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Instead of saying, "That's the way it's always been," officials in Middletown and Henry County's surrounding Fall Creek Township are taking a more enlightened approach to local government.

They're asking "What if?"

What if local government could be unified for more accessible, more consistent services and better stewardship of local tax dollars?

Specifically, the town and township are moving toward consolidation to better finance fire protection and, essentially, to shut down an antiquated form of government.

Townships across Indiana cost Hoosiers nearly $500 million a year to provide poor relief, fire protection and upkeep of abandoned cemeteries.

In late 2018, The Herald Bulletin published CNHI News Indiana's sweeping report on widespread problems with townships. The award-winning investigative series found that nearly $400 million in tax money was sitting unused in township coffers, that township government officials were often disengaged from citizens, and that Hoosiers had little contact with and knowledge of townships.

A decade earlier, a special panel assembled by then-Gov. Mitch Daniels to study local government across Indiana had recommended that townships be abolished. The panel found that the system was outdated and prone to nepotism.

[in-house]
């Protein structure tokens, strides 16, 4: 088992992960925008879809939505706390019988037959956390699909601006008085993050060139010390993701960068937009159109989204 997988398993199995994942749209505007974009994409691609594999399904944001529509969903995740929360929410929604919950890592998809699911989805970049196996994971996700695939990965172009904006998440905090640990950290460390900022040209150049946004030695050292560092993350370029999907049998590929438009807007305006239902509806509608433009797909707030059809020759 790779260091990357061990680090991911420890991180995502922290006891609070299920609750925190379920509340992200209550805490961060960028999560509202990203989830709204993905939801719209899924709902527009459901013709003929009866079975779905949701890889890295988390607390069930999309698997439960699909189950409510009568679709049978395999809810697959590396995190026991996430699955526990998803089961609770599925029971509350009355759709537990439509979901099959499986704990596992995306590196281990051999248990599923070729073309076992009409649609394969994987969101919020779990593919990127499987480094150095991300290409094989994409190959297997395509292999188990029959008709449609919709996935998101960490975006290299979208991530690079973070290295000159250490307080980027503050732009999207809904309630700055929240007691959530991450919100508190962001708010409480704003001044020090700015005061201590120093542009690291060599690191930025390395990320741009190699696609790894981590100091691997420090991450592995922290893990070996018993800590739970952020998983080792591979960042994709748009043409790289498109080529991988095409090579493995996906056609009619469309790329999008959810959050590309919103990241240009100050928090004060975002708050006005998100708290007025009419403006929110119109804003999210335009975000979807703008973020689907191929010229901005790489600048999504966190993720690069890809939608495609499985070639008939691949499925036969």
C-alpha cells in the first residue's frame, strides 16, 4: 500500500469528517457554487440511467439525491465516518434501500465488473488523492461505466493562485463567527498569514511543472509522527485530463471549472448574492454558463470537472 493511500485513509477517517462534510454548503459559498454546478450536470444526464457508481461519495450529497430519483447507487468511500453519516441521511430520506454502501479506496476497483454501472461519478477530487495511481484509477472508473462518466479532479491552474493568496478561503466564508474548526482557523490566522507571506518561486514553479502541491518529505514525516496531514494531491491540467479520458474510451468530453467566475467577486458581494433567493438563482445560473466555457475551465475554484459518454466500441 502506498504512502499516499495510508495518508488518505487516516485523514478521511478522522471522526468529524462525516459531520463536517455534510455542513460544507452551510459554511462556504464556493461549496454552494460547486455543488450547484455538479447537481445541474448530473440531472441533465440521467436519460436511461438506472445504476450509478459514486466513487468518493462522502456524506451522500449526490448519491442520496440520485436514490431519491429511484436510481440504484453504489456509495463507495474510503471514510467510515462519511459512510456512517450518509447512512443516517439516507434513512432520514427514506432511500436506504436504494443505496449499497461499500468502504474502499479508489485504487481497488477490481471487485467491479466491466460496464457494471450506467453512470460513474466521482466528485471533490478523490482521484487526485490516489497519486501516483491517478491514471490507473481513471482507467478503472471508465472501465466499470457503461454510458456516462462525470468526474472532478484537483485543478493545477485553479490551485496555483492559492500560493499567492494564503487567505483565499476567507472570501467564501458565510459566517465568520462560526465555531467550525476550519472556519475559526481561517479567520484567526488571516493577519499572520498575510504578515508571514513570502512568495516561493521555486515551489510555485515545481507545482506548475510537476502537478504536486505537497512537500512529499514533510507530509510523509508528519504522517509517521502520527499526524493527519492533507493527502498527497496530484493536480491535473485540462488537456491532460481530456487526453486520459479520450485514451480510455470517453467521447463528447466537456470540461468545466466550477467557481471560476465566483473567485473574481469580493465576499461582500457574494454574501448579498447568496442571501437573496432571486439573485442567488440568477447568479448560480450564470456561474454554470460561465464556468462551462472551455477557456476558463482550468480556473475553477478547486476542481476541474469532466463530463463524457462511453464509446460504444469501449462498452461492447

While the state Legislature has failed to act directly on the panel's recommendation, lawmakers in 2008 did pass legislation enabling towns and townships to consolidate.

Yorktown and Zionsville in central Indiana have taken advantage of that option. Otherwise, communities have failed to pursue it, instead protecting paid, elected positions in townships and going about their business as usual.

Government officials in Middletown, though, have decided to give consolidation a try.

An explanatory public meeting is set for 5 p.m. Monday at the Middletown Municipal Building. That will be the beginning of a process leading up to the May 2020 election, when the consolidation referendum would be posed on the ballot.

“We want to pool our resources and be as efficient as possible in spending tax dollars,” Fall Creek Township Trustee Steve Thompson said.

According to the consolidation plan, the trustee's position — as well as the township advisory board — would eventually disappear. A larger community with one, unified government, would emerge.

That outcome is about a year away, but it's within sight for the people of Middletown.